One of the first questions to think about is your audience’s level of understanding on the topic. This changes your content drastically as if your audience is at a beginner level of understanding, it naturally places you as an educator, a fundamentally different position that if you are writing to your peers with very high level knowledge and you really have to use your expertise to set yourself apart. Typically thought leadership is that latter of those options and is much more difficult than other educational content however the rewards are also much greater, as you are writing to a high value audience.
Somewhat parallel to that, try to understand what you want to get from your audience and have that goal very clear to yourself. Youre probably not putting this amount of effort into creating thought leadership content just for personal recognition. There is likely some sort of transaction that you are aiming for in the end and so what’s your goal to transform this earned respect into transactions and what will success in that look like. Understanding what you want from your engagement with your audience will drive the content you make.
Understand where your customers are in terms of the platforms that they like to see your content. We have a comprehensive guide to a multichannel content strategy to learn more about this in depth. But essentially, you need to know where your customers spend their time and match the tone of those platforms in your output. There is no good in writing great content if you’re not posting it to where your audience is and that’s why a multi-channel approach is so important, It allows you to reach many sectors of your audience through the use of different platforms.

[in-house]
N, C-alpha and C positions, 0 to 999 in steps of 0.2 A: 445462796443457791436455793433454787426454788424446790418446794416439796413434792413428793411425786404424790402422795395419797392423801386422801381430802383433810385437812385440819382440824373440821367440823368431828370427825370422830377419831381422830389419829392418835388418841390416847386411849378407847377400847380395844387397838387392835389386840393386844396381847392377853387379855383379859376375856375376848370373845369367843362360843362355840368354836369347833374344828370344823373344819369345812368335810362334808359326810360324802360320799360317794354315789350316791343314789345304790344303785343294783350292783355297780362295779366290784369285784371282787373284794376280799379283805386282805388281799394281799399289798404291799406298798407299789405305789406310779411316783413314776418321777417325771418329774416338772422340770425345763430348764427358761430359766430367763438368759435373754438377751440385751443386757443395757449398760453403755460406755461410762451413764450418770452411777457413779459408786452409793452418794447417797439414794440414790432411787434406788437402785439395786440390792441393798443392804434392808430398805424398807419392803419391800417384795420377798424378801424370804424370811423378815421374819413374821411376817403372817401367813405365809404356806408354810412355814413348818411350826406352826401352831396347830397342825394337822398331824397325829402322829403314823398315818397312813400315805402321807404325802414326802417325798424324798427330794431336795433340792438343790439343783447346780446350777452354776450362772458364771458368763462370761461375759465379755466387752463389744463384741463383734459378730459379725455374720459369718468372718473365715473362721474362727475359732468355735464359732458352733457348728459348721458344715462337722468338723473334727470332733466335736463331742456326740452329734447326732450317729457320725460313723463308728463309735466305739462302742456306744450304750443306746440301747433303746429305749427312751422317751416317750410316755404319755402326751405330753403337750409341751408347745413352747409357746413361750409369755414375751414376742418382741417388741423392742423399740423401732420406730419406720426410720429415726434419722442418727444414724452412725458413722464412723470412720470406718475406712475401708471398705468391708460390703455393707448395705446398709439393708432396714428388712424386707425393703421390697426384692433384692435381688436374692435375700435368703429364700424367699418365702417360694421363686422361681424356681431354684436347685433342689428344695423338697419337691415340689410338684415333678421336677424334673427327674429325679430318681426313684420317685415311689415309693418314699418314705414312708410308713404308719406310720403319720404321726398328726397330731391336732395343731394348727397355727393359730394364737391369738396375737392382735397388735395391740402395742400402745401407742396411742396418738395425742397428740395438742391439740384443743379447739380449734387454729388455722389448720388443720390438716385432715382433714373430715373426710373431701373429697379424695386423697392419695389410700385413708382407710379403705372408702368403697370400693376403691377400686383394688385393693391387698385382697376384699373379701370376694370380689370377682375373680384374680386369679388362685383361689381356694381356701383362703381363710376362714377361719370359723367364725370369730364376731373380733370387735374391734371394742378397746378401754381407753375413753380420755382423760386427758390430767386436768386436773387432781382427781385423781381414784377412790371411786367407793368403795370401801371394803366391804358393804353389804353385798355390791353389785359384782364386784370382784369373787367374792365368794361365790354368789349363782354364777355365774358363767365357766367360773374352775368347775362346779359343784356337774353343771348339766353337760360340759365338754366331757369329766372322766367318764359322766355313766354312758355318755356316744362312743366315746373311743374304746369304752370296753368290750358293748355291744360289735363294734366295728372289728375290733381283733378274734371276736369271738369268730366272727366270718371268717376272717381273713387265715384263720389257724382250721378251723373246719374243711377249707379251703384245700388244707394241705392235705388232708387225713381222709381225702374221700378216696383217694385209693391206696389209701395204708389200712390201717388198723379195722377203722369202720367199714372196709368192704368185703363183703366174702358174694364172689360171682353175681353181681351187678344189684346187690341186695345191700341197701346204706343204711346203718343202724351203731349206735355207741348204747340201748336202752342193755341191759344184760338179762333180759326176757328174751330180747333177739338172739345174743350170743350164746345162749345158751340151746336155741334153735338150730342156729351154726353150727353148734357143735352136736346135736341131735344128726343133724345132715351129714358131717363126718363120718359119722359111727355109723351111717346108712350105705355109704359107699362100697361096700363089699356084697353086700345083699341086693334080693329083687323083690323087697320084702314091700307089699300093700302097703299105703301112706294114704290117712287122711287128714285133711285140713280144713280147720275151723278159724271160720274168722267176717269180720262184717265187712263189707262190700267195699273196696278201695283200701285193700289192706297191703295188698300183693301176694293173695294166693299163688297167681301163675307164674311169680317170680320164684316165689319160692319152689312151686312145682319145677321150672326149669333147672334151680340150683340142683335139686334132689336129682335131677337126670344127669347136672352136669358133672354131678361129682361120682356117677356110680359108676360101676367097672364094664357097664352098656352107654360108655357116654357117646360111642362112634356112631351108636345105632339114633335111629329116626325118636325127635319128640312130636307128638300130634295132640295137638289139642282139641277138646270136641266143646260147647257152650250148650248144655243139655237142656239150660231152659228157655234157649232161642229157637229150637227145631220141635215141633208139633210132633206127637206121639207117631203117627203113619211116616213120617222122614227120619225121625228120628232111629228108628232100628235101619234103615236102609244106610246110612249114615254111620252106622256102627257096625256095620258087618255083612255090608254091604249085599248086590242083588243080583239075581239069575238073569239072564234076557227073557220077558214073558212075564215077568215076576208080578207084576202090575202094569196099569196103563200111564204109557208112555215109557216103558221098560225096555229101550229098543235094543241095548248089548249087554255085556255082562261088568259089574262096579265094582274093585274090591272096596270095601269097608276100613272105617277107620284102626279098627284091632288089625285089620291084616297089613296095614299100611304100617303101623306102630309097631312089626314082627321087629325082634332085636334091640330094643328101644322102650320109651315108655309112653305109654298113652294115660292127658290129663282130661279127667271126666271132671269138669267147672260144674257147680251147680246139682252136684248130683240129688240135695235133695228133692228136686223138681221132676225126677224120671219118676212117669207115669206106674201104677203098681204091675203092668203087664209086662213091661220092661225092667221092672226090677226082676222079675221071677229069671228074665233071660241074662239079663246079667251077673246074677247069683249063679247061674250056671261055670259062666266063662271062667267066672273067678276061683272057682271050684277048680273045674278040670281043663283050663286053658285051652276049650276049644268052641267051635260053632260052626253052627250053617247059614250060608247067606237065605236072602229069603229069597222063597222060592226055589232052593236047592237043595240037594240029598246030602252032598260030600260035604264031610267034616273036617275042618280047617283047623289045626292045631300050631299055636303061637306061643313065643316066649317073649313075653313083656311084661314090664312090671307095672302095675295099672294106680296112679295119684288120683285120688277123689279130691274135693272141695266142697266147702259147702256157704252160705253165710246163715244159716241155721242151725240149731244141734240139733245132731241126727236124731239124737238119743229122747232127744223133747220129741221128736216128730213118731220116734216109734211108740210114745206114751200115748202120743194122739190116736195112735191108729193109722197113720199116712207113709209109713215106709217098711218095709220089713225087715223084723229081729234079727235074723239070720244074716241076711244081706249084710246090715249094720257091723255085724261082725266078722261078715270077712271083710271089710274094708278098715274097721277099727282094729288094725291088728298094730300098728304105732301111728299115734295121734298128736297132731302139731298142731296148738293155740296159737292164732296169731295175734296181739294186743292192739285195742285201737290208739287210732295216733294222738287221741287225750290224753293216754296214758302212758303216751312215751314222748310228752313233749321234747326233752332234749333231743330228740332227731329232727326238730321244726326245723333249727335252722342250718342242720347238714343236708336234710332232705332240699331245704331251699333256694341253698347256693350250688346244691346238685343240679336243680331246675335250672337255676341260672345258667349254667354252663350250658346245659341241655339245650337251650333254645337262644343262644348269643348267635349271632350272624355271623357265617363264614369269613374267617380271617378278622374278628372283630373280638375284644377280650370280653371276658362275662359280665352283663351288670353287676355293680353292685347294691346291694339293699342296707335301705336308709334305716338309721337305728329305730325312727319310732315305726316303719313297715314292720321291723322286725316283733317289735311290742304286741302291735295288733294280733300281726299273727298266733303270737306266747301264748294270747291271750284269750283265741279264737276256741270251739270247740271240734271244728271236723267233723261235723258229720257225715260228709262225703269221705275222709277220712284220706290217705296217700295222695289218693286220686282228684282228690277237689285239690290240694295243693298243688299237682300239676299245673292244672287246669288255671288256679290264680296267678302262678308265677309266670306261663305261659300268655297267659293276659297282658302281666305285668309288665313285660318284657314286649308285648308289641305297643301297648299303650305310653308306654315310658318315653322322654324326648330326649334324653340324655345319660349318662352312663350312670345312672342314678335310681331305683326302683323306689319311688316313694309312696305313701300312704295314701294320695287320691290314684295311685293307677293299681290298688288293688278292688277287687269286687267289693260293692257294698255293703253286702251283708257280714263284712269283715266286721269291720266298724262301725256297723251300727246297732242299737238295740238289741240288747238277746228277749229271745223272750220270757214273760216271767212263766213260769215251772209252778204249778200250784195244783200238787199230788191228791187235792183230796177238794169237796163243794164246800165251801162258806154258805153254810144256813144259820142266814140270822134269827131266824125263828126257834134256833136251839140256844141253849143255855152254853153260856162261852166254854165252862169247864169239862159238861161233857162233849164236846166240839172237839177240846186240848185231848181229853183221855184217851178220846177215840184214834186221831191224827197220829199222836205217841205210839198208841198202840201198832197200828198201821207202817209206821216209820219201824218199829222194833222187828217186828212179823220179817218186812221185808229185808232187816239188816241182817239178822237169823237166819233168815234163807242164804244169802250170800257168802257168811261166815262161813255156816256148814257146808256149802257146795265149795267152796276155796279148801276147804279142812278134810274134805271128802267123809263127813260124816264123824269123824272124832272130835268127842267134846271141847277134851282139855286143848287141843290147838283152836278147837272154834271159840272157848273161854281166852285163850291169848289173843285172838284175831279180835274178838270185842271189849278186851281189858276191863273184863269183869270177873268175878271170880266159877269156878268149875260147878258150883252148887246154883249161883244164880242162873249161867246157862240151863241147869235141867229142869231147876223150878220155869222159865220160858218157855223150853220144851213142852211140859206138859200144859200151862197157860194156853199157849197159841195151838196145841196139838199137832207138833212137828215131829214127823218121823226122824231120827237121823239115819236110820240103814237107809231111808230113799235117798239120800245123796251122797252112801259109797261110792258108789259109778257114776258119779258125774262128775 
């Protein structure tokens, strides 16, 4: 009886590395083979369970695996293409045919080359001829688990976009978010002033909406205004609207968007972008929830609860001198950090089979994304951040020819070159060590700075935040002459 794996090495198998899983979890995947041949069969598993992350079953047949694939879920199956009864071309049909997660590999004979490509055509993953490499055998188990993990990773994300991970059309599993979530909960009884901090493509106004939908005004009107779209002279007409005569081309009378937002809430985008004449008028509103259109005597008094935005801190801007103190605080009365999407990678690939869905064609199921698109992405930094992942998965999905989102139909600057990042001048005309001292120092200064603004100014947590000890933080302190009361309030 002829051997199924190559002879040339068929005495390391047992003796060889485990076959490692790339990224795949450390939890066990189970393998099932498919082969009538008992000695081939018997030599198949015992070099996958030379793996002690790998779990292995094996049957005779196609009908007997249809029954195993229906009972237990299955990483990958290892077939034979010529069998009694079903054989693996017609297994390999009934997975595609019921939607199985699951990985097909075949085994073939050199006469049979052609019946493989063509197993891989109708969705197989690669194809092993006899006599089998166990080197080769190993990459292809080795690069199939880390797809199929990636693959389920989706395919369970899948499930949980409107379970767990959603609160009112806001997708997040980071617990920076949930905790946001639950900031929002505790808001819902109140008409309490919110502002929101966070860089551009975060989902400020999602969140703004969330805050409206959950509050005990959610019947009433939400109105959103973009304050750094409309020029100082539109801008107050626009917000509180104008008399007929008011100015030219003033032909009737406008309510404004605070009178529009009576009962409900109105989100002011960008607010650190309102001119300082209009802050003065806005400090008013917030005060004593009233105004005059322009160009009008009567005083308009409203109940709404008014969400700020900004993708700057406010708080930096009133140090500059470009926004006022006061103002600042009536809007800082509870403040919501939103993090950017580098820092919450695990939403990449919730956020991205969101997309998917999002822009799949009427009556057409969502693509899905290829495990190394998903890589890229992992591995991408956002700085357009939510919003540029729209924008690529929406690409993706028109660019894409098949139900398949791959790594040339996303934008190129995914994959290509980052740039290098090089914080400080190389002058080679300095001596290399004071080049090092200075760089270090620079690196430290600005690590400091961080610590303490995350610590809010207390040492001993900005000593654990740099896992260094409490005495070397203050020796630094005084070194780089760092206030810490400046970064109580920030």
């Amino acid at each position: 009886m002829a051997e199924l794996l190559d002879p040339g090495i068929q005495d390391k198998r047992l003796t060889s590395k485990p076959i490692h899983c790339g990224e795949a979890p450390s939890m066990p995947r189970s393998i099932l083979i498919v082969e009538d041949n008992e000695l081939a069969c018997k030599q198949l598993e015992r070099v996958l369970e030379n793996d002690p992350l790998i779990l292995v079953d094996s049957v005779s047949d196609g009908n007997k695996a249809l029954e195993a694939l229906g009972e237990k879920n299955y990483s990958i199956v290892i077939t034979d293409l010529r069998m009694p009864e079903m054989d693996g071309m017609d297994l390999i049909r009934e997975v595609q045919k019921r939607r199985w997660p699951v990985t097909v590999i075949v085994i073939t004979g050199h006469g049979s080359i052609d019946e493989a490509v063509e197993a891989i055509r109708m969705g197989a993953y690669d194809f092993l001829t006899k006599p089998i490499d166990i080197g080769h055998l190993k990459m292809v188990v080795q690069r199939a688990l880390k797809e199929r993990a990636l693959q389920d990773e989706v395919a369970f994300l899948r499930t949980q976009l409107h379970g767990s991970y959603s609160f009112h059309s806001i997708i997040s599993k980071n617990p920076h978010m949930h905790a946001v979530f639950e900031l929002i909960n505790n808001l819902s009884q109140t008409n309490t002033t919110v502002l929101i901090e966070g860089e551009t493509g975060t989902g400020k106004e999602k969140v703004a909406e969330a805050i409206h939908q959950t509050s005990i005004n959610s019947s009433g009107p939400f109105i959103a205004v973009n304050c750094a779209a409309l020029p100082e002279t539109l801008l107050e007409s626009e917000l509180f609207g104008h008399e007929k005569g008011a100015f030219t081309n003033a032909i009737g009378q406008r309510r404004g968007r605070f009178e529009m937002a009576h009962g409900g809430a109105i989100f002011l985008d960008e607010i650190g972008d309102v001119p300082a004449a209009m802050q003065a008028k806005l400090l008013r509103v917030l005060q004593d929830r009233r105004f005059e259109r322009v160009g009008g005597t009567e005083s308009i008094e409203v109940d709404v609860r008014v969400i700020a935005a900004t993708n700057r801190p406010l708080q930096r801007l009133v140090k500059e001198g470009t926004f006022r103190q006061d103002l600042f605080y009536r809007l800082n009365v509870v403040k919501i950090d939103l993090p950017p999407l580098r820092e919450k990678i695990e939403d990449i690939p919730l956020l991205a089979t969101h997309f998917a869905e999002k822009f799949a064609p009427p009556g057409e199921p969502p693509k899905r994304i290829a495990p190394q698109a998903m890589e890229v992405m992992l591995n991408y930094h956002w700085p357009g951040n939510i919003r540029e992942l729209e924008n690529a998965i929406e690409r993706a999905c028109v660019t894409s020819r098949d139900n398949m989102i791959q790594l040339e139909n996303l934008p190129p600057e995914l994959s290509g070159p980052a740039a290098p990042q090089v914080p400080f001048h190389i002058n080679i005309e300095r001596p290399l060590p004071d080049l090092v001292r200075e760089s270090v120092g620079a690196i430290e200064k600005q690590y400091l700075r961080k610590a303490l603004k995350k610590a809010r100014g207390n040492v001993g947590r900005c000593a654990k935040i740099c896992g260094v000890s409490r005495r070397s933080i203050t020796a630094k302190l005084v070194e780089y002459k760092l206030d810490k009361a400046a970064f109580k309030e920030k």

All the above points are about your current and short-term future understand your audience today or in the short-term future at least. However, it is also important to consider how your audience will change. Will you have a cohort effect where some people grow out of
your content, but they are replaced by new people or will your audience grow and learn with you.
Its inevitable your audience will change (hopefully grow) but it is important that you are constantly aware of who makes up your audience and what the trajectory is. Are you moving toward the size and type of audience you want, you may be growing but are you
growing with the right kind of people or at the right rate for your goals.
So as you can see, being recognised as a thought leader is a highly prestigious position and one that will take a lot of expertise and skill. The rewards for reaching that level, however, are enormous and will be a long-term driver of traffic to your site, which you can hope to capture and convert into sales. In our next piece, we will give you some more practical advice on leveraging your own skills to create thought leadership content.
At Kahana, we live and breathe content creation. We love learning new concepts, exploring emergent trends, and writing about topics that foster creativity and wellness.